Not as hard-edged as the grunge that preceded it and not as shallow as the pop that followed, songs like “3 a.m.” and “Push” were quintessential late-’90s fare, helping us conjure an era as soon as we hear them in 2013.
Corn dog tally: 7
7:30 p.m. Monday; $45-$95
It’s hard not to recall those interviews in 2010 where it seemed like Mayer had gone off the deep end.
He called Jessica Simpson “sexual napalm,” described his love for porn and called his penis a racist. We’ll spare you the details, but go ahead and roll your eyes anyway.
It’s not that he needed the publicity. Mayer has won seven Grammys, dated multiple Hollywood hotties, and in 2007 he was on the cover of Rolling Stone for its story “New Guitar Gods.”
He sure can play guitar. And he’s a competent, versatile songwriter with catchy tunes like the poppy “No Such Thing” and the more bluesy “Gravity.”
I’m not one of those just-shut-up-and-sing guys, but if I were Mayer’s manager, I might be. He’s too good for dumb distractions.
Corn dog tally: 8
6:30 and 8:30 p.m. Monday; free
“All for You” was a good tune. But if you think they had any other hits, you might be confusing them for Third Eye Blind, Dog’s Eye View, the Verve, the Verve Pipe, Dishwalla or Tonic.
Still — free stage.
Corn dog tally: 5
7:30 p.m. Wednesday; $50-$110
Dude, it’s Van Halen.
Granted, David Lee Roth probably can’t do the same flying karate scissor kicks he did in the ’80s. And what’s up with Eddie Van Halen’s kid playing bass? Long live Michael Anthony!
Still, these guys are giants of rock — former stadium acts you get to see in Paso Robles — thanks to Diamond Dave’s magnetic stage presence, Eddie Van Halen’s prodigious guitar playing and Alex Van Halen’s over-the-top drum set.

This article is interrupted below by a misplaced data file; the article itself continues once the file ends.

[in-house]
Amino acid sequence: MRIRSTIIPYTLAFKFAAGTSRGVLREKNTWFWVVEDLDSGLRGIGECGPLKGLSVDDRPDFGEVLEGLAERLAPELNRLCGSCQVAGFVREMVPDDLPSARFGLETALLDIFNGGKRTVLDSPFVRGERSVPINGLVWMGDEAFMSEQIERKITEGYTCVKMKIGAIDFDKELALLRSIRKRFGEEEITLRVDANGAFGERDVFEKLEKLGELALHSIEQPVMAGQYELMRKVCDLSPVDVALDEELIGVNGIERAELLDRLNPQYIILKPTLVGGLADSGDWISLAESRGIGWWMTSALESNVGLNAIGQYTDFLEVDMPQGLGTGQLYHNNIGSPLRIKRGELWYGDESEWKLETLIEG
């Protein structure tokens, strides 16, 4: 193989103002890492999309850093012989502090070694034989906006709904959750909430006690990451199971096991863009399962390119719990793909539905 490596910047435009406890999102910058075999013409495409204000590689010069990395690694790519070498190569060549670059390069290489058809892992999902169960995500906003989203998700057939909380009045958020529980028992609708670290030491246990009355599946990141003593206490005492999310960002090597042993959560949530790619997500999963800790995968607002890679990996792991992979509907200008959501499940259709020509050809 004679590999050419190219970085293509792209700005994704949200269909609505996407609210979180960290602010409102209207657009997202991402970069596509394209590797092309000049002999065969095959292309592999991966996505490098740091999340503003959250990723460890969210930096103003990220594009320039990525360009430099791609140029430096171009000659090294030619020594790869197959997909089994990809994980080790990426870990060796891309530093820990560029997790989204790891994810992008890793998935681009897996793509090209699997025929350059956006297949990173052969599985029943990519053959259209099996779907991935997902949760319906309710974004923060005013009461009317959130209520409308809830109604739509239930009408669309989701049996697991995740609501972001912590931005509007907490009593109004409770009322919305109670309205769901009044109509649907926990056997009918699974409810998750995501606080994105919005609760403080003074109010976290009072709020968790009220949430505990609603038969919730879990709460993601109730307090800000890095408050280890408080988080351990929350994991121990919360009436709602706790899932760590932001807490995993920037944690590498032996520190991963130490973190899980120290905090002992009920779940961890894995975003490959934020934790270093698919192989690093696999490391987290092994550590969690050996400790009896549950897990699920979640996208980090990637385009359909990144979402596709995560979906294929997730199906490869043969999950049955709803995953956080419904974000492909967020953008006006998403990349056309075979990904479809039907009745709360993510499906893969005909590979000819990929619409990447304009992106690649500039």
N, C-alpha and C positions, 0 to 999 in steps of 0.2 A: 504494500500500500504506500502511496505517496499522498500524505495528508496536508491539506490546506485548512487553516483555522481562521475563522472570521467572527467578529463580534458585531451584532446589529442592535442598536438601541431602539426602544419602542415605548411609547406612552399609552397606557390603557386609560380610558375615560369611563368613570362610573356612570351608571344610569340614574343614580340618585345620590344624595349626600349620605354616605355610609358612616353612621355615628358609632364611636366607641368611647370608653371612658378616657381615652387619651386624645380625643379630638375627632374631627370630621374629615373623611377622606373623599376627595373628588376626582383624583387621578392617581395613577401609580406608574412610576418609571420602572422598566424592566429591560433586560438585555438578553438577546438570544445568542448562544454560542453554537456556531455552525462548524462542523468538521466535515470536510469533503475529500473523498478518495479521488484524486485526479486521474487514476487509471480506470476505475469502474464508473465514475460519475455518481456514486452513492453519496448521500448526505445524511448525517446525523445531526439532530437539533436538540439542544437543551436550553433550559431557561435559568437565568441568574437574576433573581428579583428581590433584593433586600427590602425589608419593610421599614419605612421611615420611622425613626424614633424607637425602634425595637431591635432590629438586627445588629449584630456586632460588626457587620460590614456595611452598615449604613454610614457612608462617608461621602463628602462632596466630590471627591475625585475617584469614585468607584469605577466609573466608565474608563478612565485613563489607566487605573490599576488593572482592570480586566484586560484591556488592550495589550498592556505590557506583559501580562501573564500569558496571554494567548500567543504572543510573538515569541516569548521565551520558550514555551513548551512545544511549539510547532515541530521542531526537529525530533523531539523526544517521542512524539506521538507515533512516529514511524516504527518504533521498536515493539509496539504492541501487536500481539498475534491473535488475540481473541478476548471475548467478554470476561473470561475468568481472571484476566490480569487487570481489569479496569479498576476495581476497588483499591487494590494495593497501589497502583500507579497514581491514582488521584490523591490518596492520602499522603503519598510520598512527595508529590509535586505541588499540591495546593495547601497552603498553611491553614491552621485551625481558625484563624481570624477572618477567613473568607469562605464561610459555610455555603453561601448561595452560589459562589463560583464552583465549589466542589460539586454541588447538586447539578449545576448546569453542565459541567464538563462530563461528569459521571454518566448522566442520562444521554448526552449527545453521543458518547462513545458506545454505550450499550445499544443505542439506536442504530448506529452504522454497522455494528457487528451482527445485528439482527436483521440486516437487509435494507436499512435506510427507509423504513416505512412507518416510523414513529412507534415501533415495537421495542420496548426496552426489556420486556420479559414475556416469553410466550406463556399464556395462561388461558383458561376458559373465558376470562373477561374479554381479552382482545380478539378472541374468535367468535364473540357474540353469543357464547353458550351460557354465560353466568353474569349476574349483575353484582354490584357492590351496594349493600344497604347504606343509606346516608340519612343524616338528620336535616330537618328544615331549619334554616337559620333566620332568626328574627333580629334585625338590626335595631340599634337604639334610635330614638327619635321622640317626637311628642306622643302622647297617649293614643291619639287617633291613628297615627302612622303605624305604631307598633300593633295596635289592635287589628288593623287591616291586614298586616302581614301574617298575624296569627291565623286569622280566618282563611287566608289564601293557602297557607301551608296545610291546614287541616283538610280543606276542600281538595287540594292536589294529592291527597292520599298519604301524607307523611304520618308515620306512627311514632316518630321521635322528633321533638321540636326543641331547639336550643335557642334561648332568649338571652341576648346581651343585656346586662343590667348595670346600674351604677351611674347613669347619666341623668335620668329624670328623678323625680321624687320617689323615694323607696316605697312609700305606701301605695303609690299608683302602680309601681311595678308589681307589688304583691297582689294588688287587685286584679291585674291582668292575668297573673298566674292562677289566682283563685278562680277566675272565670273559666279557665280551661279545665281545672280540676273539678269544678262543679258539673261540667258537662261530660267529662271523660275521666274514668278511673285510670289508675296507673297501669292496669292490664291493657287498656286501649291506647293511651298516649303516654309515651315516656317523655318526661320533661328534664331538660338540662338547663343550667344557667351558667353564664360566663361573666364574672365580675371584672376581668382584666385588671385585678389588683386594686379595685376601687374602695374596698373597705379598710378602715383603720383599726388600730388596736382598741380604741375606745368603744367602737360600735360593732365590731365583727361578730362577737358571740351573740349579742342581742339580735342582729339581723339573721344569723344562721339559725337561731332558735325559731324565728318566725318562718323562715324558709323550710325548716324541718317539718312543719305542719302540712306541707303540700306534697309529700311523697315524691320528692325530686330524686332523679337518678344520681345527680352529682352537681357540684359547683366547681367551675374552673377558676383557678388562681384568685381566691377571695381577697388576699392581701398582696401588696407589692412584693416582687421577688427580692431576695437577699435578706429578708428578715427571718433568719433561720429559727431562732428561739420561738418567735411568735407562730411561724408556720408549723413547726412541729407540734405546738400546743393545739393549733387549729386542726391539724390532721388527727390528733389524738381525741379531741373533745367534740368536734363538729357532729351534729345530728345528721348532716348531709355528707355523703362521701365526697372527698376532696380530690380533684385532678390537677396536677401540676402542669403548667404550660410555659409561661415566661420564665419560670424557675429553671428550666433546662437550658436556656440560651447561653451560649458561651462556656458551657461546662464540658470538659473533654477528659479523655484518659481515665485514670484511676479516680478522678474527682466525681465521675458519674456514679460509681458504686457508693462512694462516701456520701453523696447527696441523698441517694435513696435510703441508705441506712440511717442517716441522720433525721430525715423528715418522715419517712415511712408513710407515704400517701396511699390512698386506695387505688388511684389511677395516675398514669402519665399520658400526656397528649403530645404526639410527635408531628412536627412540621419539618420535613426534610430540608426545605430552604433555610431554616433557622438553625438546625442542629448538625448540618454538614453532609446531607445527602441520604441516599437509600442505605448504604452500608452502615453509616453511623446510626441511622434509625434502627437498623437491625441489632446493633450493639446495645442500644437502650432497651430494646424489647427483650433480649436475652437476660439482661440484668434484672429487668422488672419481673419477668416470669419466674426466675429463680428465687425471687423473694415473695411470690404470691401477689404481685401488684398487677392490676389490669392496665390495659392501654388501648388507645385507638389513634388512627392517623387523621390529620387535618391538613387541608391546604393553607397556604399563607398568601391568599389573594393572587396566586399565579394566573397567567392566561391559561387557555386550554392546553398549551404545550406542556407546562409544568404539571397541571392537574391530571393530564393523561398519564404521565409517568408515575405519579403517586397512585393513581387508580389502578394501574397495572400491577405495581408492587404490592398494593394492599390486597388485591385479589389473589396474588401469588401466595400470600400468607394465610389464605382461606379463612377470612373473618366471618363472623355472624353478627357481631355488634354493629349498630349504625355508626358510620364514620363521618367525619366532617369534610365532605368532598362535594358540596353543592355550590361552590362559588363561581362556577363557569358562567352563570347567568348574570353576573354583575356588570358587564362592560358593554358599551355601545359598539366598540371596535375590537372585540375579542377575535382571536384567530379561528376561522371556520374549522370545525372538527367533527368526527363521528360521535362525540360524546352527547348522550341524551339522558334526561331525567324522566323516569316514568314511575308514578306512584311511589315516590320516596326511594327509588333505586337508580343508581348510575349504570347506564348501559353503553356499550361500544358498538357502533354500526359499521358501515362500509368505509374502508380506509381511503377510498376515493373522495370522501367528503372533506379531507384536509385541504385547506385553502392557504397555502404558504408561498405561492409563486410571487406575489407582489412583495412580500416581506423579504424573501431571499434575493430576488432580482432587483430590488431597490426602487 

Even if they skip the Sammy Hagar-era hits, they still have a bounty of classics to choose from. And with the band’s trademark instability, any show could be Roth’s last with them.
Corn dog tally: 10
Huey Lewis & The News
7 p.m. July 26; $40-$60
When I saw these guys at the Chumash Casino a couple of years ago, Lewis had trouble singing the high notes on songs like ”Heart & Soul” and “Power of Love.” But so what — it was still “Heart & Soul” and “Power of Love.”
Featuring soul-driven doo-wop harmonies, a bold horn section and Huey’s bluesy, honky tonk harmonica, these guys, like the J. Geils Band, are all about the party vibe. Even a more serious tune, like the Vietnam-inspired “Walking on a Thin Line,” makes you feel good. And there are so many big hits — “Workin’ for a Living,” “I Want a New Drug,” “Heart of Rock & Roll,” etc. — even if you have to endure some less-worthy new ones, there’s still plenty to dance about.
Corn dog tally: 8
8:30 p.m. Friday, free
Mo’ Keb! — 7 corn dogs
6:30 and 8:30 p.m. Saturday; free
Please tell me he’s arriving in the Partridge Family bus. — 4 corn dogs
Sail Rock 2013
7:30 p.m. Saturday; $15
Christopher Cross, Orleans, Al Stewart, Firefall, Player — also known as “wuss rock.” — 5 corn dogs
7:30 p.m. Tuesday; $50-$100
If you dig Taylor Swift — a country act for the young’ns. — 3 corn dogs
6:30 and 8:30 p.m. July 27; free
If you liked his cover of “Drift Away,” you can hear it twice. — 3 corn dogs